Eastern Europe, diverse as it is, has a hundred variations for every dish it offers. Borsch, my favourite, for example.
During my time in Moscow, I did not find a single menu that failed to tempt me with Борщ, the notorious stew most non-Slavs do not quite understand. Борщ- those four letters which translate into B-o-r-sch, with no t at the end.
In other countries, the spelling and pronunciation changes, such as Polish barszcz. In America, it is commonly pronounced “borshed” and recalls memories of pickled beet jelly served in lower grade school, or hot pink over-processed puree. Everyone cringes and scrunches their noses and gags.
But let me set the record straight though. Are you with me?
A few years ago, my Russian friend’s mother shared her borsch recipe with me and I was thrilled. I have used it several times now and enjoy experimenting by adding in turnips, parsnips, fresh dill, white pepper, tomato paste, paprika, and red wine; all of which I have seen in other authentic borsch recipes.
First, I start with a pound of organic beef tips, add a quart of purified water and let it sit on medium heat while I cut up an onion, 2-3 large potatoes, 3 carrots, and a stalk of celery. In this stage, we have a typical beef stew.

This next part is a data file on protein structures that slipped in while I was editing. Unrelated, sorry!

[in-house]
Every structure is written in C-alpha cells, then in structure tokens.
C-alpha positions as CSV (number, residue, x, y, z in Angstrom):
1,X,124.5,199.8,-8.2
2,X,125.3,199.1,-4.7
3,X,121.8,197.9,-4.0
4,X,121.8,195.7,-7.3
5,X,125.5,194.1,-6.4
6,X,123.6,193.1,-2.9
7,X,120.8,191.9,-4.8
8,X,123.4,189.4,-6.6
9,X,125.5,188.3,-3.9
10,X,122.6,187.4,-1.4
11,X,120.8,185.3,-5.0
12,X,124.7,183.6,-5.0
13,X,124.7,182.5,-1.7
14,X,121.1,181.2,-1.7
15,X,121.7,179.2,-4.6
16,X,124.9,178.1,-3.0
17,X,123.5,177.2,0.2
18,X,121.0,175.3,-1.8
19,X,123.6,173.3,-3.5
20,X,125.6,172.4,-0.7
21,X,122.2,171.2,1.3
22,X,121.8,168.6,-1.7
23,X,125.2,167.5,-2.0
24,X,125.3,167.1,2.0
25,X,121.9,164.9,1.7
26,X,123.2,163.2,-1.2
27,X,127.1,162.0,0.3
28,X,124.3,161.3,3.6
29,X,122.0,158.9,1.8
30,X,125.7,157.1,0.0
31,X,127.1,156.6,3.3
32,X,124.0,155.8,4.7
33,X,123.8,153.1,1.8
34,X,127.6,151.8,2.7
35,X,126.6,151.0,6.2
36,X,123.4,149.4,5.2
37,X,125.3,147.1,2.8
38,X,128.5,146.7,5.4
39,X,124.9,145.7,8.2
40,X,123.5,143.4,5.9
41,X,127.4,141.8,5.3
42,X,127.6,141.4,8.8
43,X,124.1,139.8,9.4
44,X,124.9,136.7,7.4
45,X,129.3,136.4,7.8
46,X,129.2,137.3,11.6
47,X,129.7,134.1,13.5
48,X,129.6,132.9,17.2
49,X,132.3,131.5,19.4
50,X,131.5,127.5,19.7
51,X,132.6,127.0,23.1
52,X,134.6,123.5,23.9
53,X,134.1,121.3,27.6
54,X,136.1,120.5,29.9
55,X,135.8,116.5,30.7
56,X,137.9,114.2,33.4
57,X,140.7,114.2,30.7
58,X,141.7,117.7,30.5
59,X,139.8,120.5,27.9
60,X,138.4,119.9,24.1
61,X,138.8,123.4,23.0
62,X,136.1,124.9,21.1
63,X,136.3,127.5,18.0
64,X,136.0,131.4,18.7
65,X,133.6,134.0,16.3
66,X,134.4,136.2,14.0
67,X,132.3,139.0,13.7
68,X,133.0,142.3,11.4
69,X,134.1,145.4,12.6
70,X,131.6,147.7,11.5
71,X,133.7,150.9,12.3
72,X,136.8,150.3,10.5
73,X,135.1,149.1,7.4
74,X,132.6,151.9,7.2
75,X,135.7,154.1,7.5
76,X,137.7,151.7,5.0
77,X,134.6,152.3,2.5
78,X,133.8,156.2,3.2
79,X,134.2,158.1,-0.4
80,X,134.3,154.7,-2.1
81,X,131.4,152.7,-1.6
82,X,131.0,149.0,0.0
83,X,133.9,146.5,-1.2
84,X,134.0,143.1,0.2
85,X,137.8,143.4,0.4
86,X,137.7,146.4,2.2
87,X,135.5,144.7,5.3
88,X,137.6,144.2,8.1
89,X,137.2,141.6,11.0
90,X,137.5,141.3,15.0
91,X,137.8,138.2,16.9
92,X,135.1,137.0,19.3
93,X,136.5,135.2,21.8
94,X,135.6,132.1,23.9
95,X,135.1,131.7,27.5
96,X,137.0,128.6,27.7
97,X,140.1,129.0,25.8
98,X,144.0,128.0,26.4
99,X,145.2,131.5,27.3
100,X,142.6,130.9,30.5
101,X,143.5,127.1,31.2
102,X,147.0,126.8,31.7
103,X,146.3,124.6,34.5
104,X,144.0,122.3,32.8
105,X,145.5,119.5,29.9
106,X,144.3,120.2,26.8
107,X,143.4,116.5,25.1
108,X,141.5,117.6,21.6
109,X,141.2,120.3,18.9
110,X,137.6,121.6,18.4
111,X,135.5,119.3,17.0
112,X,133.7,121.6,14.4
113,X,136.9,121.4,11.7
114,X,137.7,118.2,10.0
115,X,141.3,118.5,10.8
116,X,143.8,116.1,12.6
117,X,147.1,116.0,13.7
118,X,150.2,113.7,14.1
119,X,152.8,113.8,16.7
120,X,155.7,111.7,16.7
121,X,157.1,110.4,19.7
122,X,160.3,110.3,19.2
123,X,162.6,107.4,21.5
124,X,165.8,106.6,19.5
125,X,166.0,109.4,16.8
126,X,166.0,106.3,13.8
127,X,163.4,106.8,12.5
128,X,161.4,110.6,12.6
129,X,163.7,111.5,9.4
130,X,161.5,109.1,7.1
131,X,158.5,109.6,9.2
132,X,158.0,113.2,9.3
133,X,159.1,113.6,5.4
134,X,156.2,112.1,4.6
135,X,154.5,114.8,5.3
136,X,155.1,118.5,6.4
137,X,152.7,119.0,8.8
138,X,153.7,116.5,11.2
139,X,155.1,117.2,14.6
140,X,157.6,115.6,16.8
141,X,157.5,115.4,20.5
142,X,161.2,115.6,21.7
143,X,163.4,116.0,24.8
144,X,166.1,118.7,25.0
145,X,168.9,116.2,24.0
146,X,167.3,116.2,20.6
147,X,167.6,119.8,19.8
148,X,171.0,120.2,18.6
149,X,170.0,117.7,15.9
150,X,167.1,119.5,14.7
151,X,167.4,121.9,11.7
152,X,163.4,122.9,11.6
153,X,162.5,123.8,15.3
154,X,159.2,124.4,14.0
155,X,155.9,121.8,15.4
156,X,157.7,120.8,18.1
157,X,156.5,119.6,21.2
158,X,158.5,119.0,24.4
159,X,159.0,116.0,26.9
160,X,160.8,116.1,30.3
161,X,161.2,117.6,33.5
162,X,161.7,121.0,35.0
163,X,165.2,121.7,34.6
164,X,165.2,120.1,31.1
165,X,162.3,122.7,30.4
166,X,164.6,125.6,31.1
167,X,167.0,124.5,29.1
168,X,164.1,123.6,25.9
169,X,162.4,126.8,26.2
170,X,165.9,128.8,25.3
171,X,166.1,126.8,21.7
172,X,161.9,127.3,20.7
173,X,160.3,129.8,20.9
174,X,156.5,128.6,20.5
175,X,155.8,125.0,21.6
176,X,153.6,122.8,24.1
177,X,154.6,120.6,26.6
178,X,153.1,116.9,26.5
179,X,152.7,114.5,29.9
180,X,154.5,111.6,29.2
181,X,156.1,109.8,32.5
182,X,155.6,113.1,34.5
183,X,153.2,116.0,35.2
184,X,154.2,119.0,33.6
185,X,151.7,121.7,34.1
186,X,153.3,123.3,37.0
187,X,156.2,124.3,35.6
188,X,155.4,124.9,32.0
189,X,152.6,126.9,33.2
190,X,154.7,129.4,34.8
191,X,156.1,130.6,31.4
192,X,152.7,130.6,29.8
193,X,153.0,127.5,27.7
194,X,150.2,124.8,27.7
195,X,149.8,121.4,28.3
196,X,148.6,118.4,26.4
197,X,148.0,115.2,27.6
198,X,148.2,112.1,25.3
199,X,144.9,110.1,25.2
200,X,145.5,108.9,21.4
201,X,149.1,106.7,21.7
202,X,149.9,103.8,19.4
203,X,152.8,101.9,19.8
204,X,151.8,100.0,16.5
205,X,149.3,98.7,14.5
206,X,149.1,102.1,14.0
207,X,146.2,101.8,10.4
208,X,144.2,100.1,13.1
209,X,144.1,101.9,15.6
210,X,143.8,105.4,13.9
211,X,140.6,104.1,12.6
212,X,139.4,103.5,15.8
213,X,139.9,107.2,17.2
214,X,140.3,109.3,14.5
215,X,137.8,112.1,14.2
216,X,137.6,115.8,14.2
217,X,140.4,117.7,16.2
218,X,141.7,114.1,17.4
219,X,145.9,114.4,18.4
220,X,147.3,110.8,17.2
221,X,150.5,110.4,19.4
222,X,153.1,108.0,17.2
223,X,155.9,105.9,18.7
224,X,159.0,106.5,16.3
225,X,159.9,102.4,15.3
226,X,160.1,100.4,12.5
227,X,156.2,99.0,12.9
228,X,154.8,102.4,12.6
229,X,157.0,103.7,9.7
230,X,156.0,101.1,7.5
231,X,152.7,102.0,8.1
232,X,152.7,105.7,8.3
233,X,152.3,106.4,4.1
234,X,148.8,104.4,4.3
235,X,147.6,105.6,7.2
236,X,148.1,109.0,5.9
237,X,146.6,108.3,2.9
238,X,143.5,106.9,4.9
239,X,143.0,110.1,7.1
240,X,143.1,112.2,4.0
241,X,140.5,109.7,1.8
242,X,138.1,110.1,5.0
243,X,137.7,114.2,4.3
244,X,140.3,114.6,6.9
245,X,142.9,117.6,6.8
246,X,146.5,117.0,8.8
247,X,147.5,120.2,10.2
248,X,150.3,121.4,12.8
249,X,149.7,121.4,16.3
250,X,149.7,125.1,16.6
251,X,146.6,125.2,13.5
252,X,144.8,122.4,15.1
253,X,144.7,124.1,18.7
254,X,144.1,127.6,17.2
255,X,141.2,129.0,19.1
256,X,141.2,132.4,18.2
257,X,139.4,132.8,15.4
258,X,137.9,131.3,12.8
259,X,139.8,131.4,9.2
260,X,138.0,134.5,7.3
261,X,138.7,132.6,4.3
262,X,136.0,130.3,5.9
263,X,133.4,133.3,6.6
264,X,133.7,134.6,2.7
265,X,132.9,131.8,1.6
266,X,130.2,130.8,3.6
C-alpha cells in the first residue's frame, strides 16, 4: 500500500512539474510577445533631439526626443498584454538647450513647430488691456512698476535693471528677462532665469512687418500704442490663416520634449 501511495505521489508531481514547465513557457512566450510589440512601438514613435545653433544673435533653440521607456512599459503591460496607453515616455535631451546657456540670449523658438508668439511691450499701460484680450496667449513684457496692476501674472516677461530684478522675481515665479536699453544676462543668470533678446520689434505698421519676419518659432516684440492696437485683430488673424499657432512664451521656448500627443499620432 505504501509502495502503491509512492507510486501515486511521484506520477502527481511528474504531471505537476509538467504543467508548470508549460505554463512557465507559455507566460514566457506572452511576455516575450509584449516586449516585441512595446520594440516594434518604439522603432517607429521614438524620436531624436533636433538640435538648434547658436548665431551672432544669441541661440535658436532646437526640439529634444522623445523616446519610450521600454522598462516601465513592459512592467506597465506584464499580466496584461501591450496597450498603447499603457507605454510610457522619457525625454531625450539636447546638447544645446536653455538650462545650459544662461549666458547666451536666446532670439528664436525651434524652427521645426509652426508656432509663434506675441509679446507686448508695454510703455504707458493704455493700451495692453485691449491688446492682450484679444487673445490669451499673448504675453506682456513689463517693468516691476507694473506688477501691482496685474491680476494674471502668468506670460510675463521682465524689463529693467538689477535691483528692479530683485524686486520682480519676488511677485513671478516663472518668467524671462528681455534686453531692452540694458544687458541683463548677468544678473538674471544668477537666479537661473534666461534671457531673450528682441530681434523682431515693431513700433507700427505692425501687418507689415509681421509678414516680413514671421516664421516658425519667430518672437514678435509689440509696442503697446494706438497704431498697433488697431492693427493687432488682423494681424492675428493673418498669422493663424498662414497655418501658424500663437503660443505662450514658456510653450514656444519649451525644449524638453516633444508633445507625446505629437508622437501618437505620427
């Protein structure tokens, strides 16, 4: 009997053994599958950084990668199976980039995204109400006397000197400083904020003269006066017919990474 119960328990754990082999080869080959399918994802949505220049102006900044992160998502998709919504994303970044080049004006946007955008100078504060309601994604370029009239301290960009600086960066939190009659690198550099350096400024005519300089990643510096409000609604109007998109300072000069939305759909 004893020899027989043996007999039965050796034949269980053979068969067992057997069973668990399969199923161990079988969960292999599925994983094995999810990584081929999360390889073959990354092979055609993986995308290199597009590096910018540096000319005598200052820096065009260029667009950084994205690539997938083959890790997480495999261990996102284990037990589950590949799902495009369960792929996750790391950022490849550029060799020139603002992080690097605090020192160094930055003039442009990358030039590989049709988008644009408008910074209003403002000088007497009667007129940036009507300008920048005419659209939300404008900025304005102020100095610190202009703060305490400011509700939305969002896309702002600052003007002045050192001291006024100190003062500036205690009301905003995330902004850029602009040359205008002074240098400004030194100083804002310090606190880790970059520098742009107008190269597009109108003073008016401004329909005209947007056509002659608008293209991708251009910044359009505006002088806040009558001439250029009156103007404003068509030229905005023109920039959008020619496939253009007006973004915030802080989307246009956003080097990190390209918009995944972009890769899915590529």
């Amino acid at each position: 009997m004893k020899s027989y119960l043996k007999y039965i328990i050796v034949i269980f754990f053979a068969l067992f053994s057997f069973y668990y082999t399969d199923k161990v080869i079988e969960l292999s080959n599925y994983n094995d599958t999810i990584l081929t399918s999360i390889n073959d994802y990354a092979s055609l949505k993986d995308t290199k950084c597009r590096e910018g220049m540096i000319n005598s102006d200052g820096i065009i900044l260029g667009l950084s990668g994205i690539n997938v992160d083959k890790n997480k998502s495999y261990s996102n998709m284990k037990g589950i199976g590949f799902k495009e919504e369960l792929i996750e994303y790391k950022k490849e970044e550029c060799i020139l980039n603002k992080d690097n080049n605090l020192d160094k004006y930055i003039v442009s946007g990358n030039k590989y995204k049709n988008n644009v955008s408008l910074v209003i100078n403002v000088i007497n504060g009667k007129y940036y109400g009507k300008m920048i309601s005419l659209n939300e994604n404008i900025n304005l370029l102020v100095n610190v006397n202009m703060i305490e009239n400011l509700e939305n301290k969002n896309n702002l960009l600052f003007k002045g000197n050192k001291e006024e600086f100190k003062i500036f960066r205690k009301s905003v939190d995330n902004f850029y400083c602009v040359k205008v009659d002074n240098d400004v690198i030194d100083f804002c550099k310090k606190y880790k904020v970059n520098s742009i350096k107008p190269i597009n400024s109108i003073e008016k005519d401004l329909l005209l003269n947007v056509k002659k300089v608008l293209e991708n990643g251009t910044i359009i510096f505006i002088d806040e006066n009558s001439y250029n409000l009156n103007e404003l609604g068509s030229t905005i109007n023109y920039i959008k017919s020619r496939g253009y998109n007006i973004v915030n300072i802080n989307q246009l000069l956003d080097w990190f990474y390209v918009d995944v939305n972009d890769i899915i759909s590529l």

Next I chop a head of cabbage, 4-5 large beets, and mince 3 garlic cloves. I always saute the vegetables in grapeseed oil before adding them to the beef broth, which adds a ton of flavour. It’s best to peel the beets- I do it with a knife, but I do not peel potatoes for borsch. The chopping part takes around 20 minutes and then I add enough water to cover it all, turn the heat up, and let it all boil until the beef falls apart easily and the potatoes are tender. Beets, when cooked, have a similar texture and taste to potatoes.
Soon it will start to look like this:
Do not make the grave mistake of serving borsch without a dollop of sour cream, and always add it on top of warm borsch after it is served, instead of mixing in with the other ingredients while cooking. This would cause the cream to curdle and the pretty pink and orange swirls will become clotted.
***Today I made another vat of borsch and decided to go all out Slavo-Balkan feast complete with toasted black bread, avjar, chocolate babka, red wine, a shot of vodka, and mint tea, accompanied by this Beat. I have made borsch without meat a couple times and find it just as delicious.
За здоровье (to your health!)
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